Swedish institute dons pay tribute to...

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(Dar es Salaam) Four former friends from Karolinska Institute have paid tribute to the late Dr. Godfrey Mbaruku. The fallen seasoned public health researcher obtained his PhD at the Swedish institution in 2005 where he left a memorable mark there.

IHI Research Scientist Donat Shamba reads a tribute to Dr. Mbaruku written by the latter’s friends from Karolinska Institute where the fallen researcher got his PhD. PHOTO/EDGAR MWALULILI

The friends – Claudia Hanson, Stefan Peterson, Ulrika Baker, and Peter Waiswa were joined by the EQUIP family in showing their respect and gratitude to their colleague through a special message read before mourners by IHI Research Scientist Donat Shamba at a requiem for Dr. Mbaruku in Dar es Salaam at St. Alban cathedral in Dar es Salaam on Wednesday September 5, 2018.

“We received in great sorrow the news that our friend and colleague Godfrey Mbaruku left us on September 2, 2018. We would like to convey our deepest condolences to the family but also all his colleagues at IHI and beyond in Tanzania,” their statement read in part.

The described Dr. Mbaruku as a hero of his time, and said very few have or will ever reach the wide knowledge he had. They explained that all what he said was deeply rooted in a life-long accumulation of experience of working in communities, in hospitals, at administrative functions and in research, in Tanzania and other countries including Austria.

They wrote: “He always had an open door, he always listened to ideas, was enthusiastic, he was listening and considering. We will never forget him at Karolinska Institutet, his PhD graduation picture is on the wall!”

News on the death of Dr. Mbaruku was first broke to IHI staff by IHI chief human resources and operations officer Martha Baare in her brief email to all staff on Sunday September 2, 2018.

“My hands are trembling as I’m writing this email to you now. We have received very shocking news that Dr. Mbaruku has left us. More details will be availed later,” reads Baare’s email in part. Information obtained later, indicated that the researcher died at his Mbezi Beach home and was to be buried at the Kinondoni Cemetery in Dar es Salaam on a Wednesday of September 5, 2018.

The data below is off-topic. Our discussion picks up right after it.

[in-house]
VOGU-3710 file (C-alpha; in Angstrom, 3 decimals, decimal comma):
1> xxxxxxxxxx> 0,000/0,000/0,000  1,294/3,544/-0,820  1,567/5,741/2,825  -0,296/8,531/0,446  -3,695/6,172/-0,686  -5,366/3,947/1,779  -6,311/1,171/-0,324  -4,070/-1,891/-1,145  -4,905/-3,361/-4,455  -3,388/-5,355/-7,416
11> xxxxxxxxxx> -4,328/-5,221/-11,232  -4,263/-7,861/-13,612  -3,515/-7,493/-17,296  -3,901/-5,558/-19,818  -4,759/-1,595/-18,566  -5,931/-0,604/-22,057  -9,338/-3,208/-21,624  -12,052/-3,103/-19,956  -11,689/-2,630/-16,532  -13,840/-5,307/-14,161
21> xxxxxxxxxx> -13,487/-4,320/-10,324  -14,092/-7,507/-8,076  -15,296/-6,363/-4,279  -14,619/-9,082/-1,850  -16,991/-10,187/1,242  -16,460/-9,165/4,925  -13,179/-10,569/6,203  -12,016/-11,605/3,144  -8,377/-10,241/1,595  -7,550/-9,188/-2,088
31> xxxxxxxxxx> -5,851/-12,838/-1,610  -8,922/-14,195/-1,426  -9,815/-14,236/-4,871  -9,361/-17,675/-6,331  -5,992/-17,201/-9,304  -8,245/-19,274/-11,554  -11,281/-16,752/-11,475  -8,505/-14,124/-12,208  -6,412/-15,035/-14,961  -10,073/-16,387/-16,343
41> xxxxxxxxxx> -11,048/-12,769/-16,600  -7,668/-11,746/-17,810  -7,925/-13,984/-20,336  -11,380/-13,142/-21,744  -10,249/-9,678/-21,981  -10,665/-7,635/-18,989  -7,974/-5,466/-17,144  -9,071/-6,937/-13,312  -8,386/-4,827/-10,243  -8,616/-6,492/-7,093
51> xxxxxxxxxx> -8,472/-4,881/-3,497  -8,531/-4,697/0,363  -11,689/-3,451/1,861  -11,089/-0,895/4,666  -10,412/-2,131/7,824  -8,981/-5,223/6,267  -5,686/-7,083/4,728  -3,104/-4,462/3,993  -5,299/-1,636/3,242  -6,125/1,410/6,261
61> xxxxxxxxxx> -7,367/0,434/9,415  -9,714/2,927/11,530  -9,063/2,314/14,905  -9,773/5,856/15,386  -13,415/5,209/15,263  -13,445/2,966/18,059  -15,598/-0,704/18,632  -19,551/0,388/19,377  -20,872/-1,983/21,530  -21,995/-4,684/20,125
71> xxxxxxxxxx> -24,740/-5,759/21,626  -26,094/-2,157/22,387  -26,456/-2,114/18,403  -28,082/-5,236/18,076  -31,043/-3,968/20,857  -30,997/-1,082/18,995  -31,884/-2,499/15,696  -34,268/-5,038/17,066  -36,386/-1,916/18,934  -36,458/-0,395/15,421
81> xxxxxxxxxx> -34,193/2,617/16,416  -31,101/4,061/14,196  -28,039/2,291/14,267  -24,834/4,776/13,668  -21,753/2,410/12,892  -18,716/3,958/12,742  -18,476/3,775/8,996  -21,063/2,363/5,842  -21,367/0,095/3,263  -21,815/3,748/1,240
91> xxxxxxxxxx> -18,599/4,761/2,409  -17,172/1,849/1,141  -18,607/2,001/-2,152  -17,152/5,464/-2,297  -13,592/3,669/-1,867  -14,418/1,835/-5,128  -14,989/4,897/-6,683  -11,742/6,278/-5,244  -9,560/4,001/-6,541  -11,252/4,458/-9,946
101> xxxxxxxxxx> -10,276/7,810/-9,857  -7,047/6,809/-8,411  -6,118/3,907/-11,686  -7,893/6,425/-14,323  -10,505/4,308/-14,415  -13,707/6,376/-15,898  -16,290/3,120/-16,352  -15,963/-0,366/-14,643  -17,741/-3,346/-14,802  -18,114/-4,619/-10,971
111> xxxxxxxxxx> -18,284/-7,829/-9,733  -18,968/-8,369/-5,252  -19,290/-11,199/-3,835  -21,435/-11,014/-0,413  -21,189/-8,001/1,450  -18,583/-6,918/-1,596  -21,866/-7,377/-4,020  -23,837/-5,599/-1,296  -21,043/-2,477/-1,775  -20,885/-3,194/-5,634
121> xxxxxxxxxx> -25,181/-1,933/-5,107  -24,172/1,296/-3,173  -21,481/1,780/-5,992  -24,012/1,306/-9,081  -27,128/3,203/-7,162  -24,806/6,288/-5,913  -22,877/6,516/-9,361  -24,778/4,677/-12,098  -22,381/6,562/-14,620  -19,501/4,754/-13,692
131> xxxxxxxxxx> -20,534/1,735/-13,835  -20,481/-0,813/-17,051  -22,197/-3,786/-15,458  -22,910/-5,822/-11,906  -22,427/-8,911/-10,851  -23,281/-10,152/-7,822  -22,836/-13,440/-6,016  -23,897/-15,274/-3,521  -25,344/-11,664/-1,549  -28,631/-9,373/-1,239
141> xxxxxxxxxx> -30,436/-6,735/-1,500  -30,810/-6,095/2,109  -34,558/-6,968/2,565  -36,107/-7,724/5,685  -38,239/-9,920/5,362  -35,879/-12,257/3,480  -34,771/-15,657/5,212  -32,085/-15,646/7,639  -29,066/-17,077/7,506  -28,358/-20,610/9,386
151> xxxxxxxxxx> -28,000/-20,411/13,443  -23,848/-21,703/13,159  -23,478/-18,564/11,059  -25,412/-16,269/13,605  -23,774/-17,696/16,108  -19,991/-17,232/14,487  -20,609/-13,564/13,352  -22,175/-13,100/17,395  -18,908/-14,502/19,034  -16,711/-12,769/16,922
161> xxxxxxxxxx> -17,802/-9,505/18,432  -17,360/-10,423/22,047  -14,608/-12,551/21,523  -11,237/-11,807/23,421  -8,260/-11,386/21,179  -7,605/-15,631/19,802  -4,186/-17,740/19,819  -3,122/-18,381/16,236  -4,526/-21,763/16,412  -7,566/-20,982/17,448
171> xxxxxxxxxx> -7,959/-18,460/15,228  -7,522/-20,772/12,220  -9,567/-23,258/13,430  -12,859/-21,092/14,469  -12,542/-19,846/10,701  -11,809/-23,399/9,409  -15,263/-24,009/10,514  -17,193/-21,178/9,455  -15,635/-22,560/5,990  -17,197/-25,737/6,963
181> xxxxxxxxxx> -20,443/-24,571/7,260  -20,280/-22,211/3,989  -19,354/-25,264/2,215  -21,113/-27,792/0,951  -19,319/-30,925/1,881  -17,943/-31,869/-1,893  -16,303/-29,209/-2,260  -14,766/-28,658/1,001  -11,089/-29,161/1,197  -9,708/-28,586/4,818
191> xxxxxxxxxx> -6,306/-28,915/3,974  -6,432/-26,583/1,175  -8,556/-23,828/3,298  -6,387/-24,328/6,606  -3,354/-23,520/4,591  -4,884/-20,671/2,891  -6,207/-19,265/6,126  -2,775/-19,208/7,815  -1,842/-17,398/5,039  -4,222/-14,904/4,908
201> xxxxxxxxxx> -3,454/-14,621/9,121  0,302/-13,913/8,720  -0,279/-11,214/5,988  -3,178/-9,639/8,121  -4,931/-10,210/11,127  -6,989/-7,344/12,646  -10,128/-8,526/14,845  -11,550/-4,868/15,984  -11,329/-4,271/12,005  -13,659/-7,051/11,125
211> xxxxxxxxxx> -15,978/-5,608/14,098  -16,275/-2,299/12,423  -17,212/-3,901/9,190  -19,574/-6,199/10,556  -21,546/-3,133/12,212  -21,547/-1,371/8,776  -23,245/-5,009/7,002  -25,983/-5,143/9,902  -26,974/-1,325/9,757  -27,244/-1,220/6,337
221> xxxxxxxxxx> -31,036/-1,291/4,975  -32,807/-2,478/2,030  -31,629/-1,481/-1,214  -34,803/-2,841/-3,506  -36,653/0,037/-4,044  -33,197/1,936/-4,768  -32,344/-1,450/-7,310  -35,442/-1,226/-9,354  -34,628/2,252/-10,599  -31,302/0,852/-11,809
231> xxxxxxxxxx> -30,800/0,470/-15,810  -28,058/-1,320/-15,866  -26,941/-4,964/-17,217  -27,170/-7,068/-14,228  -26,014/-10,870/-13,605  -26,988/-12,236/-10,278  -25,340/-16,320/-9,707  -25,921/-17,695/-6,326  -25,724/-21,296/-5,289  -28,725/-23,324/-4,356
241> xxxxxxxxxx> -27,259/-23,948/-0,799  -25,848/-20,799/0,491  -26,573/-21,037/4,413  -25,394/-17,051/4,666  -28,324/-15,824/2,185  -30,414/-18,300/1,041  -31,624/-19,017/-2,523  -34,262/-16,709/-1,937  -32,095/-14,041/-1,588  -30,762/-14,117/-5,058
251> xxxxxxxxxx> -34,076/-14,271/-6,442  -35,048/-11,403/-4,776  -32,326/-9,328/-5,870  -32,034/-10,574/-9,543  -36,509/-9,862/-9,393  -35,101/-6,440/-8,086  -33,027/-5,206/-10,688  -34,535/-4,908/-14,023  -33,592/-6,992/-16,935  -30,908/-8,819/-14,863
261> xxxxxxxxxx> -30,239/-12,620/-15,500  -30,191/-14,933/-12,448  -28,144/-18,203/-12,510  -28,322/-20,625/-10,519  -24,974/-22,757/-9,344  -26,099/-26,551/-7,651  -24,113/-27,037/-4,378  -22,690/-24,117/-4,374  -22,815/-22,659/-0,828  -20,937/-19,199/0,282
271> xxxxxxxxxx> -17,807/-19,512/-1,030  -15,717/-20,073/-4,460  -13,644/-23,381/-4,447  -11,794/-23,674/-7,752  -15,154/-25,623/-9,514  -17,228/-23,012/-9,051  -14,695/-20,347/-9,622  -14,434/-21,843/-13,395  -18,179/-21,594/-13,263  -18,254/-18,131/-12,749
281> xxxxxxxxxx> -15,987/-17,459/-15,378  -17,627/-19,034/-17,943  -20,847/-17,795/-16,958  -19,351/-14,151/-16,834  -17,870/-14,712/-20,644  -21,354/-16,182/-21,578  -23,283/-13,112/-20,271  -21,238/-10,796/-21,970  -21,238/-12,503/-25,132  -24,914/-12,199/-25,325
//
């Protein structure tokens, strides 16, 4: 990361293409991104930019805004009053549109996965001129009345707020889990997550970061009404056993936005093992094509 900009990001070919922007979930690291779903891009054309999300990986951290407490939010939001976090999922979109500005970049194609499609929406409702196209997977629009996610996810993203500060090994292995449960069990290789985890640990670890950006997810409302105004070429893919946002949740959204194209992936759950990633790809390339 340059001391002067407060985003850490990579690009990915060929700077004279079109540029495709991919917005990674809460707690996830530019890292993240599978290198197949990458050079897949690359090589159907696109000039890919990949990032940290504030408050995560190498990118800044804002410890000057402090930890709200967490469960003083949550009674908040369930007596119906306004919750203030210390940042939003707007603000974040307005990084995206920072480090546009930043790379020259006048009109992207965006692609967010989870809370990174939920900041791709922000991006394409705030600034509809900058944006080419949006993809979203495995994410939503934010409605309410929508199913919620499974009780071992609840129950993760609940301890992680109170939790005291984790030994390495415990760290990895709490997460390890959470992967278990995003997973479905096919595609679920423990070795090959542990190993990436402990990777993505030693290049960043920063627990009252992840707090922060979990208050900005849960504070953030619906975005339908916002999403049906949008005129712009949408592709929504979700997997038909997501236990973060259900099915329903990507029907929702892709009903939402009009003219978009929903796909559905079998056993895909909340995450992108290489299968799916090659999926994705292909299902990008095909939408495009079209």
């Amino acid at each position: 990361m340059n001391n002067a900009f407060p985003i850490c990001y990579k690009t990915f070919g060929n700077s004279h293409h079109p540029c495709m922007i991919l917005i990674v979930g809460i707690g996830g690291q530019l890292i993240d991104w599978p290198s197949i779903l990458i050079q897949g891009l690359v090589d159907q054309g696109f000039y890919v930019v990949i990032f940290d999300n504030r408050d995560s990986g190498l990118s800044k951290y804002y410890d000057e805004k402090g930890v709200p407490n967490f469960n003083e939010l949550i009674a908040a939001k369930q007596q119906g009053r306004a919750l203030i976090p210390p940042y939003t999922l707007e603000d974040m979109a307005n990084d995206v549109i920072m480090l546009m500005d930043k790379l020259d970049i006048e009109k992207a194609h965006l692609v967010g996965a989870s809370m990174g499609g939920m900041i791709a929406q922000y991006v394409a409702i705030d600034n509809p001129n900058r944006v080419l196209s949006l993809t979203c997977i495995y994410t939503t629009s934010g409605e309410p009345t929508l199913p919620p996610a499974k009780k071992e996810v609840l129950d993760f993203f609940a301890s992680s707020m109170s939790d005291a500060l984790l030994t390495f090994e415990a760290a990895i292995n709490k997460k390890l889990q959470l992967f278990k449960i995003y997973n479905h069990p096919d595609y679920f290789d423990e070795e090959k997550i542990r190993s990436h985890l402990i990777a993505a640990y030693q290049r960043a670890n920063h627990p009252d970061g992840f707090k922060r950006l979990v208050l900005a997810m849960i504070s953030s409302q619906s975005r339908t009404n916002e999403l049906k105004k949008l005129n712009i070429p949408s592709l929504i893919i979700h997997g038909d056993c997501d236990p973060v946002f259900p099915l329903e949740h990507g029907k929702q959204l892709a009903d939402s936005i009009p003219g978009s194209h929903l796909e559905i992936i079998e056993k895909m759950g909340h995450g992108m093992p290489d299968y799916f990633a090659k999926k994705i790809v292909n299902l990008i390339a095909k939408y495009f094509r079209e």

Born in Tanga in 1954, Dr. Mbaruku (pictured) was an Obstetrics and Gynecology specialist with over 30-year experience as a medical doctor. Since 2004, he has served as Vice President of the National OBGYN Society (AGOTA).

Dr. Godfrey received most of his training at the University of Dar es Salaam, and completed his PhD at Karolinska Institute in Sweden in 2005. He has worked in the fields of reproductive health, maternal and neonatal health, primary care and management of health services.

As both a clinician and trainer, he has played a key collaborative role with local and international organizations in project development, teaching, monitoring and evaluation. As part of these efforts, he has worked tirelessly on behalf of local populations, as well as a huge number of refugees from neighboring countries.

In June 2010, The Lancet profiled Godfrey as “An Early Hero of Modern Maternal Health.” In that profile, Ann Starrs, President of Family Care International noted: “Godfrey was one of the first heroes of the modern maternal health movement.

In Kigoma, he saw the deplorable conditions, and high rate of maternal death, then set about addressing the factors that were causing these problems in a methodical, step-by-step way that was consultative, motivating for staff, sustainable, and highly effective. He showed the way by quiet leadership and inspiration. #

View Dr. Mbaruku’s Research Interests and Publications

Recent projects

Recently, he was involved in a number of research projects. They include:

Afrique One African Science Partnership for Intervention Research Excellence Read more

Priority indicators of care for mothers and newborns around the time of birth Read more

Expanded quality improvement for maternal and newborn health using information power Read more

Unmanned aerial vehicles to improve medical delivery in rural and remote communities Read more

Improving obstetric care using non-pneumatic anti-shock garment & closed-user group mobile phones services Read more

 

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